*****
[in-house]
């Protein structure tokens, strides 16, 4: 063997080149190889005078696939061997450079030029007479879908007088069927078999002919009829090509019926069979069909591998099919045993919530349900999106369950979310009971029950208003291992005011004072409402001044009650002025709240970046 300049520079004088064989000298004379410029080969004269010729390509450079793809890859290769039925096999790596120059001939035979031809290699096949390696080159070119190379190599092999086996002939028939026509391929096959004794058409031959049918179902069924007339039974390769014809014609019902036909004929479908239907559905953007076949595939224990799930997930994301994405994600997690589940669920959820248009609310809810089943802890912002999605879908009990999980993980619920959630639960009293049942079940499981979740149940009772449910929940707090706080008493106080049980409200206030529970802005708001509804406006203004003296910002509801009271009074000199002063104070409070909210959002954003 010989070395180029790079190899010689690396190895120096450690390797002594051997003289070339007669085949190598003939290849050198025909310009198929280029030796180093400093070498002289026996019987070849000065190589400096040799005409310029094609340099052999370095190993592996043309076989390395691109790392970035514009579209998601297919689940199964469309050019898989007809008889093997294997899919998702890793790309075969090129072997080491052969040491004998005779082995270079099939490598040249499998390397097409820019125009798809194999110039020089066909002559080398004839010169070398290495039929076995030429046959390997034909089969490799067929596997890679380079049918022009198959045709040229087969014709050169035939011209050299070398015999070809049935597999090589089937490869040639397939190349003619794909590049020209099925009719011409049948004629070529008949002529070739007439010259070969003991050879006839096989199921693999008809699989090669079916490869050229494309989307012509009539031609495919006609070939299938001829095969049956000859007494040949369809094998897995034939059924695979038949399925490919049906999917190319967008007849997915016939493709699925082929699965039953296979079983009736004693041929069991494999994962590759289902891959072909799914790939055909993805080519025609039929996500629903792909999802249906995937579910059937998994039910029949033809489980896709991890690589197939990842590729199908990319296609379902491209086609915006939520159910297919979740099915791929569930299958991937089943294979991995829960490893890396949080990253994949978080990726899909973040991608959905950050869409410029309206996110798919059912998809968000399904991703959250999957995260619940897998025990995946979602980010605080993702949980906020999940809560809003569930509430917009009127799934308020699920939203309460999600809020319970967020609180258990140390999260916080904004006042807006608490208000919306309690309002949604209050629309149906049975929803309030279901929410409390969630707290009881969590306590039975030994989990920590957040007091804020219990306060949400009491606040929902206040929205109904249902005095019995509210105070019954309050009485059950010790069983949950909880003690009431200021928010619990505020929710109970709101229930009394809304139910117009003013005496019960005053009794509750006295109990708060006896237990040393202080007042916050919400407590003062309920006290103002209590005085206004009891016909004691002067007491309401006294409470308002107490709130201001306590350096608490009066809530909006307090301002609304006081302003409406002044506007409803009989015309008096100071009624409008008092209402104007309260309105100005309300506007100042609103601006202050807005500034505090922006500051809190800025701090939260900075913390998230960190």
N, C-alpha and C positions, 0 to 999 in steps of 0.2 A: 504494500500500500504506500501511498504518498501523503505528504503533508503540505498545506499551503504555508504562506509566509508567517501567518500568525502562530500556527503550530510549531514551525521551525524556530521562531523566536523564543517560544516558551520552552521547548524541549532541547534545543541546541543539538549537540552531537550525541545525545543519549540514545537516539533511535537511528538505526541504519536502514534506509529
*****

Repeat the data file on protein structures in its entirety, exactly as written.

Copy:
[in-house]
């Protein structure tokens, strides 16, 4: 063997080149190889005078696939061997450079030029007479879908007088069927078999002919009829090509019926069979069909591998099919045993919530349900999106369950979310009971029950208003291992005011004072409402001044009650002025709240970046 300049520079004088064989000298004379410029080969004269010729390509450079793809890859290769039925096999790596120059001939035979031809290699096949390696080159070119190379190599092999086996002939028939026509391929096959004794058409031959049918179902069924007339039974390769014809014609019902036909004929479908239907559905953007076949595939224990799930997930994301994405994600997690589940669920959820248009609310809810089943802890912002999605879908009990999980993980619920959630639960009293049942079940499981979740149940009772449910929940707090706080008493106080049980409200206030529970802005708001509804406006203004003296910002509801009271009074000199002063104070409070909210959002954003 010989070395180029790079190899010689690396190895120096450690390797002594051997003289070339007669085949190598003939290849050198025909310009198929280029030796180093400093070498002289026996019987070849000065190589400096040799005409310029094609340099052999370095190993592996043309076989390395691109790392970035514009579209998601297919689940199964469309050019898989007809008889093997294997899919998702890793790309075969090129072997080491052969040491004998005779082995270079099939490598040249499998390397097409820019125009798809194999110039020089066909002559080398004839010169070398290495039929076995030429046959390997034909089969490799067929596997890679380079049918022009198959045709040229087969014709050169035939011209050299070398015999070809049935597999090589089937490869040639397939190349003619794909590049020209099925009719011409049948004629070529008949002529070739007439010259070969003991050879006839096989199921693999008809699989090669079916490869050229494309989307012509009539031609495919006609070939299938001829095969049956000859007494040949369809094998897995034939059924695979038949399925490919049906999917190319967008007849997915016939493709699925082929699965039953296979079983009736004693041929069991494999994962590759289902891959072909799914790939055909993805080519025609039929996500629903792909999802249906995937579910059937998994039910029949033809489980896709991890690589197939990842590729199908990319296609379902491209086609915006939520159910297919979740099915791929569930299958991937089943294979991995829960490893890396949080990253994949978080990726899909973040991608959905950050869409410029309206996110798919059912998809968000399904991703959250999957995260619940897998025990995946979602980010605080993702949980906020999940809560809003569930509430917009009127799934308020699920939203309460999600809020319970967020609180258990140390999260916080904004006042807006608490208000919306309690309002949604209050629309149906049975929803309030279901929410409390969630707290009881969590306590039975030994989990920590957040007091804020219990306060949400009491606040929902206040929205109904249902005095019995509210105070019954309050009485059950010790069983949950909880003690009431200021928010619990505020929710109970709101229930009394809304139910117009003013005496019960005053009794509750006295109990708060006896237990040393202080007042916050919400407590003062309920006290103002209590005085206004009891016909004691002067007491309401006294409470308002107490709130201001306590350096608490009066809530909006307090301002609304006081302003409406002044506007409803009989015309008096100071009624409008008092209402104007309260309105100005309300506007100042609103601006202050807005500034505090922006500051809190800025701090939260900075913390998230960190």
N, C-alpha and C positions, 0 to 999 in steps of 0.2 A: 504494500500500500504506500501511498504518498501523503505528504503533508503540505498545506499551503504555508504562506509566509508567517501567518500568525502562530500556527503550530510549531514551525521551525524556530521562531523566536523564543517560544516558551520552552521547548524541549532541547534545543541546541543539538549537540552531537550525541545525545543519549540514545537516539533511535537511528538505526541504519536502514534506509529